Not that talent managers needed another reason to detest California's Talent Agencies Act, but a Los Angeles judge has given them one.
It comes in a dispute concerning Ender's Game, the film based on sci-fi writer Orson Scott Card's novel that is set to be released on Nov. 1. As Card's former rep, Niad Management is demanding 10 percent of his income from the film. In reaction, Card filed a petition with California's Labor Commissioner that asserted that Niad had violated the Talent Agencies Act, which says that only licensed talent agents can procure employment for clients.
The problem is that since the Labor Commissioner conducted a full-day hearing in Jan. 2012, it hasn't done much. Niad's attorney has begged the California agency for an estimate as to when to expect a ruling, and heard little. So, Niad attempted to get Judge Ralph Dau to lift the stay on the case.
In a ruling this week, the judge denied the request, potentially meaning that talent managers in TAA disputes can be subjected to commissions purgatory.
Robert Gookin, Niad's attorney, argued that that the administrative remedy "has been exhausted as a result of the Labor Commissioner's unreasonable delay" and that the Labor Commissioner's initial jurisdiction in the matter was "merely colorable."
"This argument is not well taken," responds Judge Dau.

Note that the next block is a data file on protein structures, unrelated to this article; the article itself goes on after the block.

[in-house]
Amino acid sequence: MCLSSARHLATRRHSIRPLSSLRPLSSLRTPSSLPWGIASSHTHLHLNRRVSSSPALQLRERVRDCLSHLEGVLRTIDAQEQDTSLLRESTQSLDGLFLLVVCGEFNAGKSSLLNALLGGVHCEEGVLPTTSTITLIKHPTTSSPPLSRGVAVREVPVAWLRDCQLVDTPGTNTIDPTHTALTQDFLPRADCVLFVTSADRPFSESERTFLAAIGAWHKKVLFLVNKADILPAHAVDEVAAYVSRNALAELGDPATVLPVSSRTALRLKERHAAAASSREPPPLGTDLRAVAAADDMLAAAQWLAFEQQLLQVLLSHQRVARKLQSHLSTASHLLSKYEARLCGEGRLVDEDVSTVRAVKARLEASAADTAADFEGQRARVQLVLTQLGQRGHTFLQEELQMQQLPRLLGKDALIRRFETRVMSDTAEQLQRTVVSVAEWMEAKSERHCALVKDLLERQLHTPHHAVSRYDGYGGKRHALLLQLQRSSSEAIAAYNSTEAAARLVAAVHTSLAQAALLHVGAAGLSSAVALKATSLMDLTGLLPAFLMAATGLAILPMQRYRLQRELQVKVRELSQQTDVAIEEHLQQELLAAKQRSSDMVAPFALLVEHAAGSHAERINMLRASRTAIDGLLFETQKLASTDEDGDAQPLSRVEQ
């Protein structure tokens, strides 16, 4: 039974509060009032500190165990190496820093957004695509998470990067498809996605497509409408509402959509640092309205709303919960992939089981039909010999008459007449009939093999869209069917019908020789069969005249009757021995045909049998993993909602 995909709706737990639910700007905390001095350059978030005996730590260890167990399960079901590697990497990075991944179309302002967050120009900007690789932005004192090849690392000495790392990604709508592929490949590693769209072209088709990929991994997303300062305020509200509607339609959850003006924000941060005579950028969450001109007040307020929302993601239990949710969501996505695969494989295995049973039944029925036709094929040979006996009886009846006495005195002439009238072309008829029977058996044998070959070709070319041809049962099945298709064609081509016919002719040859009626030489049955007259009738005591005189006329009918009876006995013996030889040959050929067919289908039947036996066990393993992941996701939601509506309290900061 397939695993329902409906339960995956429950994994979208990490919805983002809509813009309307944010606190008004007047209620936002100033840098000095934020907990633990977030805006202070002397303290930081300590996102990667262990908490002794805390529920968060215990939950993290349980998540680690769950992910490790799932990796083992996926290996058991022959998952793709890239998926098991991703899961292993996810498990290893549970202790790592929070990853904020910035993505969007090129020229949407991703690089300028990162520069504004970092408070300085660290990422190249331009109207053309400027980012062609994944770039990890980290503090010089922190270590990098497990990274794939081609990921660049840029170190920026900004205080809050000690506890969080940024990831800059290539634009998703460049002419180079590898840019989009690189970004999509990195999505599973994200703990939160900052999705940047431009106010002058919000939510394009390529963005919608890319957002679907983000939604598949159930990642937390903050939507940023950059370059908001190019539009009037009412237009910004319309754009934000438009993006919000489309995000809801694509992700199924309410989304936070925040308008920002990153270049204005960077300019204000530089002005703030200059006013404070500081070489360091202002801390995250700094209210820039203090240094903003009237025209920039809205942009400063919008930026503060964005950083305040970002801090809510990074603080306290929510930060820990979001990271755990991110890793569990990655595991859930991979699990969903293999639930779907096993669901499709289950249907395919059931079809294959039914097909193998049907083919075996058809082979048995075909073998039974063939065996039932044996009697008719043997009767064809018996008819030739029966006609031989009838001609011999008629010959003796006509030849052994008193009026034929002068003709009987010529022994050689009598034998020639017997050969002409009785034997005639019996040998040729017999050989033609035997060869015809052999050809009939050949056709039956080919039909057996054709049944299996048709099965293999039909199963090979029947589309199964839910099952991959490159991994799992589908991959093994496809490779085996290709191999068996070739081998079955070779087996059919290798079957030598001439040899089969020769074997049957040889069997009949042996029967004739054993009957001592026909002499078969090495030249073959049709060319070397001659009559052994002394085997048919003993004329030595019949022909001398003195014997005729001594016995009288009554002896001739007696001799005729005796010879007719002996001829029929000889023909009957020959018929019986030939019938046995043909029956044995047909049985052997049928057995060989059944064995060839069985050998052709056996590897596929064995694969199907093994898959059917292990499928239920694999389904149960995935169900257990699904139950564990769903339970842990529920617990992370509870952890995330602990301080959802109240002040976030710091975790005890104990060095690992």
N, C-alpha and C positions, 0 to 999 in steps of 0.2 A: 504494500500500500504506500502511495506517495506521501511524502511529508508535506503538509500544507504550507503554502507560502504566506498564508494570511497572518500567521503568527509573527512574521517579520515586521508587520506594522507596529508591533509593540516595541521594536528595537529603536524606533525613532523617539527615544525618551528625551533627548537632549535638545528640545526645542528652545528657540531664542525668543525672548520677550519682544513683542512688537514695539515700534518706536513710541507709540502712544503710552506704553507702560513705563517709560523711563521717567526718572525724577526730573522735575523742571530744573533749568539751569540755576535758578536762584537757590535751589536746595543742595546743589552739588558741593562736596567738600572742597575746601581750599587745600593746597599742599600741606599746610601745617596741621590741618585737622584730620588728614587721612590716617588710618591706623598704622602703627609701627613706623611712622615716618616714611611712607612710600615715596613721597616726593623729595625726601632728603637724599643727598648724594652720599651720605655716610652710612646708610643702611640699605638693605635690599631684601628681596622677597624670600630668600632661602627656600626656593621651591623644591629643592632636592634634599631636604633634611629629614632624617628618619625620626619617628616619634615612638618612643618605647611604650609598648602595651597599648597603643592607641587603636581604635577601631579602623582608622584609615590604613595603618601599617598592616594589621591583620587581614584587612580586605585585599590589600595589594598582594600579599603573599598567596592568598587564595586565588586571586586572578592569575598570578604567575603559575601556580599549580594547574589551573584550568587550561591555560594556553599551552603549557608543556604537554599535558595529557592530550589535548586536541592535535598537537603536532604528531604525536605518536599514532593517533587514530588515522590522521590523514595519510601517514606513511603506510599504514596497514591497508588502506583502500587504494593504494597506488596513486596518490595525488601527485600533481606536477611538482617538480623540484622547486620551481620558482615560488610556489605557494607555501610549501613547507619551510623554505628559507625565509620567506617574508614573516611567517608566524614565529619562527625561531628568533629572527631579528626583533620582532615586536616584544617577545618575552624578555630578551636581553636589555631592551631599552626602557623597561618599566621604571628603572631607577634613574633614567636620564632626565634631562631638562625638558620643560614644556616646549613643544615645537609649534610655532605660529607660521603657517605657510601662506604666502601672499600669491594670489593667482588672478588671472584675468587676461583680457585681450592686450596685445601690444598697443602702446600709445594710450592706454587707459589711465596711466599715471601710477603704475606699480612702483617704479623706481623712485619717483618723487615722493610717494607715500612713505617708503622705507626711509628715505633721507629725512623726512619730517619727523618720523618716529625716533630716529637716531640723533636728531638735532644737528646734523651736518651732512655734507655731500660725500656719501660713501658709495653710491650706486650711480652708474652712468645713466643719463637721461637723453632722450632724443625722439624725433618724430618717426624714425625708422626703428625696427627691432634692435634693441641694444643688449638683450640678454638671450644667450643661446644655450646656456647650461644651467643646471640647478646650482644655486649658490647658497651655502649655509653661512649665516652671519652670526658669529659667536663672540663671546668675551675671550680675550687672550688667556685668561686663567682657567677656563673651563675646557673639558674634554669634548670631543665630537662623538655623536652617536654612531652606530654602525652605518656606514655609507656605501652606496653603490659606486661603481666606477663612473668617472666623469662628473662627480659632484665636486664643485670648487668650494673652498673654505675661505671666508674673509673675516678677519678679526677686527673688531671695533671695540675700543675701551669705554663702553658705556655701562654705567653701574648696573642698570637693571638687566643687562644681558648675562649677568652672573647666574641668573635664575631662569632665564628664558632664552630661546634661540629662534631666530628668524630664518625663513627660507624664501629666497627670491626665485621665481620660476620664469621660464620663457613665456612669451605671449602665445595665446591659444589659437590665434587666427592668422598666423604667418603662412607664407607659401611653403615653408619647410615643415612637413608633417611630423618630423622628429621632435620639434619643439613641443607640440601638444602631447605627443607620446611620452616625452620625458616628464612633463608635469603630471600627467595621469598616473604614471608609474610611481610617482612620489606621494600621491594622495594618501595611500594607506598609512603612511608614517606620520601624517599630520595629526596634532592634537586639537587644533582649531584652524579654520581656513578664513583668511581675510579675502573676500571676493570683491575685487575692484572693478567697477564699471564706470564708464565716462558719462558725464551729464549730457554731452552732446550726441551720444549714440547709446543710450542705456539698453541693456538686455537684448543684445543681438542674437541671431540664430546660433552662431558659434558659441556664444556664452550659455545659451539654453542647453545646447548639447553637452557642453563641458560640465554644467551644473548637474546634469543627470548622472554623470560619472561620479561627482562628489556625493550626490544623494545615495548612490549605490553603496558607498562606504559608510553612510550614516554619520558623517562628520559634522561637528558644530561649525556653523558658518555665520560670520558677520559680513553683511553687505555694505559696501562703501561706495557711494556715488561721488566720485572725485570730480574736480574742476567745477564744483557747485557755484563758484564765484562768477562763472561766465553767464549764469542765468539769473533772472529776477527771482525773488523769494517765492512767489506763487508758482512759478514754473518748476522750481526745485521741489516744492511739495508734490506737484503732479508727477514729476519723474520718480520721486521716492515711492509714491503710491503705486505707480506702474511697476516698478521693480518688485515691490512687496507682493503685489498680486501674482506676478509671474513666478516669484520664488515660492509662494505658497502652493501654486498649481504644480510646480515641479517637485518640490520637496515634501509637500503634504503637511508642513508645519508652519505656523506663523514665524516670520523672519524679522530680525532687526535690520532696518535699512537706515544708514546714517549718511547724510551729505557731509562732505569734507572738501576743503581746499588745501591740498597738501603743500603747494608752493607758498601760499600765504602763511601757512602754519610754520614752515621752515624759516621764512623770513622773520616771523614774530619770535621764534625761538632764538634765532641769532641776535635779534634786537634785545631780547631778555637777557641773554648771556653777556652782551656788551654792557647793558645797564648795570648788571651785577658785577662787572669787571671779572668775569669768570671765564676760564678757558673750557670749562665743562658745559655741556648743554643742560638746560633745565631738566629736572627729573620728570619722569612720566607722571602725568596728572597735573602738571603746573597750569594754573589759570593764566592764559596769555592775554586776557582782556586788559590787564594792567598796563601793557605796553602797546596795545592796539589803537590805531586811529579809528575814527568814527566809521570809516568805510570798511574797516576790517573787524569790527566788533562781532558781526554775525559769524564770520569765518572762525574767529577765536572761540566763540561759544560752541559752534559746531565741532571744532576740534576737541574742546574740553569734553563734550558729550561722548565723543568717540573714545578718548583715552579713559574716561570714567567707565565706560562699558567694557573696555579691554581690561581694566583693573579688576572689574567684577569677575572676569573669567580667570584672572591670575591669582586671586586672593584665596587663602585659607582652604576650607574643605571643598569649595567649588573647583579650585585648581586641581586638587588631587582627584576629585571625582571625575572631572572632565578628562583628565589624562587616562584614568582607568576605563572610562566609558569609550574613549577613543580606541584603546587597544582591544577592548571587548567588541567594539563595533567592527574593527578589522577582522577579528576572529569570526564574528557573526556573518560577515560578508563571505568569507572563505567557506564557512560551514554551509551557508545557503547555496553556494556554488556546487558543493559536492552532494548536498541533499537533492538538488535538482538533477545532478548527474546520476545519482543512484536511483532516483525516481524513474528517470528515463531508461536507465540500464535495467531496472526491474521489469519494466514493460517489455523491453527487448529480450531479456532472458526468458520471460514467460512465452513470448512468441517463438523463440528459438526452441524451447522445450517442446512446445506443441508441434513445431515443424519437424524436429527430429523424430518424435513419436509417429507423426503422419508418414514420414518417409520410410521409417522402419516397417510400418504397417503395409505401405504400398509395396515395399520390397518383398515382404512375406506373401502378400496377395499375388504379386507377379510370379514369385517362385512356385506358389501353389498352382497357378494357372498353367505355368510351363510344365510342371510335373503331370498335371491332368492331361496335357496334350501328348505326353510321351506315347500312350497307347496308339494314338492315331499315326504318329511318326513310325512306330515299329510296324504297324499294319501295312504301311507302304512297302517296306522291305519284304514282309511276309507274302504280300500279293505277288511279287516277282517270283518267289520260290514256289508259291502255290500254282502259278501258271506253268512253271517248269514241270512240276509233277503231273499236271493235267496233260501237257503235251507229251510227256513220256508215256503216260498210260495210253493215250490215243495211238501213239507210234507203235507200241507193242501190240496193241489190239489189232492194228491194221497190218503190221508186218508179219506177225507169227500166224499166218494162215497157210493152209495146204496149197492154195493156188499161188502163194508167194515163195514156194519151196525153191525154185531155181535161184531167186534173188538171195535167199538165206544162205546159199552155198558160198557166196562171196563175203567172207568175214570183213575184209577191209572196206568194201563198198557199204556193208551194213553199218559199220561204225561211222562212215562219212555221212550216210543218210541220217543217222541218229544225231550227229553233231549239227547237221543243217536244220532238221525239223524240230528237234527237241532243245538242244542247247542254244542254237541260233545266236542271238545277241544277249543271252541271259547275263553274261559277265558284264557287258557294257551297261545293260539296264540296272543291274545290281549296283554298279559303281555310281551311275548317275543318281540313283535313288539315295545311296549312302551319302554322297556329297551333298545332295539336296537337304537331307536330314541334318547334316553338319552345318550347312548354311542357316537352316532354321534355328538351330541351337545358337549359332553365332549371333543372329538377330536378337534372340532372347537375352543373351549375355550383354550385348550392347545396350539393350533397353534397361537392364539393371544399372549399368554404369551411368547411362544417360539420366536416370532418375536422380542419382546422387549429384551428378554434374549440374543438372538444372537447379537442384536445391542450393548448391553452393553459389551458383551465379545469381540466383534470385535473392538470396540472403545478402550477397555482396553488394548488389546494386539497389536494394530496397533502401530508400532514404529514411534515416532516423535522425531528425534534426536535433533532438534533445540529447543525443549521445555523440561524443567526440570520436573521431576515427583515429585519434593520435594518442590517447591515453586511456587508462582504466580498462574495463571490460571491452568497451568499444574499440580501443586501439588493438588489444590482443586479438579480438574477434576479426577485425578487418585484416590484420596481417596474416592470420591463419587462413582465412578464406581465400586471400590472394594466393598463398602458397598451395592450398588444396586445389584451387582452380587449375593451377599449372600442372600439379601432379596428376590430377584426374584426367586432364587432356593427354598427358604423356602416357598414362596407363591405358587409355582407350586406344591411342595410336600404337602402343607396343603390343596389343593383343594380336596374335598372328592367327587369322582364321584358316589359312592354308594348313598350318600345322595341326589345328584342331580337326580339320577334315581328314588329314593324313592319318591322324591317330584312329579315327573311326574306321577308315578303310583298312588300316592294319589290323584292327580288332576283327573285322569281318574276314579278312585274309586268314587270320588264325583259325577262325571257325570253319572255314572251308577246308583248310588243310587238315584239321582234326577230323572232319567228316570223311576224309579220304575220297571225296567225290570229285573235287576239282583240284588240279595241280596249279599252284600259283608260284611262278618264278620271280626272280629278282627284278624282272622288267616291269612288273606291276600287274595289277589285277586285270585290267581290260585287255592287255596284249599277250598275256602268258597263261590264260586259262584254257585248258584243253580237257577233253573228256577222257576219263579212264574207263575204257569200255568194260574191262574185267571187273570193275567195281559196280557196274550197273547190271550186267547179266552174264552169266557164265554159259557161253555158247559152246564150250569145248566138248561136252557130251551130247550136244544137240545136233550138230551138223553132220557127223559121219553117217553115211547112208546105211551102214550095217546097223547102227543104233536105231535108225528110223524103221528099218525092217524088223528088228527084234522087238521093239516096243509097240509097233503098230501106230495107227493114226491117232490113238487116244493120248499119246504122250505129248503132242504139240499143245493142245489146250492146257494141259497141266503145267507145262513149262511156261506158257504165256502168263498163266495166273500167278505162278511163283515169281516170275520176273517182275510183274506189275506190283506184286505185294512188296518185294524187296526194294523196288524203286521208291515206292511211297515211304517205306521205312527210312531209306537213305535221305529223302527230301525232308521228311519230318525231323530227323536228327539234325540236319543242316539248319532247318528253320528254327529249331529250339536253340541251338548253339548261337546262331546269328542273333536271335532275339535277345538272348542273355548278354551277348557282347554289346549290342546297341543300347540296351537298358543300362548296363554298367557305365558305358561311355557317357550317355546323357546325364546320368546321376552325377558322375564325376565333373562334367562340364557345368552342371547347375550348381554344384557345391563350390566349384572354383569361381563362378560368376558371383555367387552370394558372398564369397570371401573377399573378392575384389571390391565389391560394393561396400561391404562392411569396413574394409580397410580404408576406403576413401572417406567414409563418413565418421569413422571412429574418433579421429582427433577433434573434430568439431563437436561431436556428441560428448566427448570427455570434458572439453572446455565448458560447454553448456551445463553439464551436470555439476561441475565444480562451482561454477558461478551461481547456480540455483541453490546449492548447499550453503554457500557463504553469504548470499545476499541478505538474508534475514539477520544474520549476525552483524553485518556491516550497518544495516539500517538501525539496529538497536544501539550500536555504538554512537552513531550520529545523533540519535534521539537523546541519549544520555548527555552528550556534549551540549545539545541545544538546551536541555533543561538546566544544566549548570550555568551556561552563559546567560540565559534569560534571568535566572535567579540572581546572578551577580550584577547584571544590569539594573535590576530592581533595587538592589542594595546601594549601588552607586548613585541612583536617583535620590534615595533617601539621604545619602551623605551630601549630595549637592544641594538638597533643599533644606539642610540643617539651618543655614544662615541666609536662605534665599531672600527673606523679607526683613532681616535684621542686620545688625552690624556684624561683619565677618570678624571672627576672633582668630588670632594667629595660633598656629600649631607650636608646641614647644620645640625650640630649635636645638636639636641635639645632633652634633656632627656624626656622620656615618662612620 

If the Labor Commissioner determines that Niad violated the TAA, it could invalidate the contract that Card had with his manager to provide commissions. "Because the validity of the contract is an important underlying issue in this action, and because the Labor Commissioner must determine this issue, its jurisdiction has not been shown to be 'merely colorable.'"
Judge Dau adds, "There is no evidence that the Labor Commissioner does not intend to issue a ruling or that it has otherwise abandoned the proceedings."
Thus, not only do talent managers face TAA penalties, they can wait forever to find out.
The National Conference of Personal Managers would prefer that the TAA be erased. Last November, the group brought a lawsuit that argued the statute was unconstitutional, but in March, a judge dismissed the claims as "weak." The same day that Card's ex-manager was getting the bad news from a Los Angeles judge, the NCOPM filed a brief with the 9th Circuit Court of Appeals aimed at invalidating the TAA.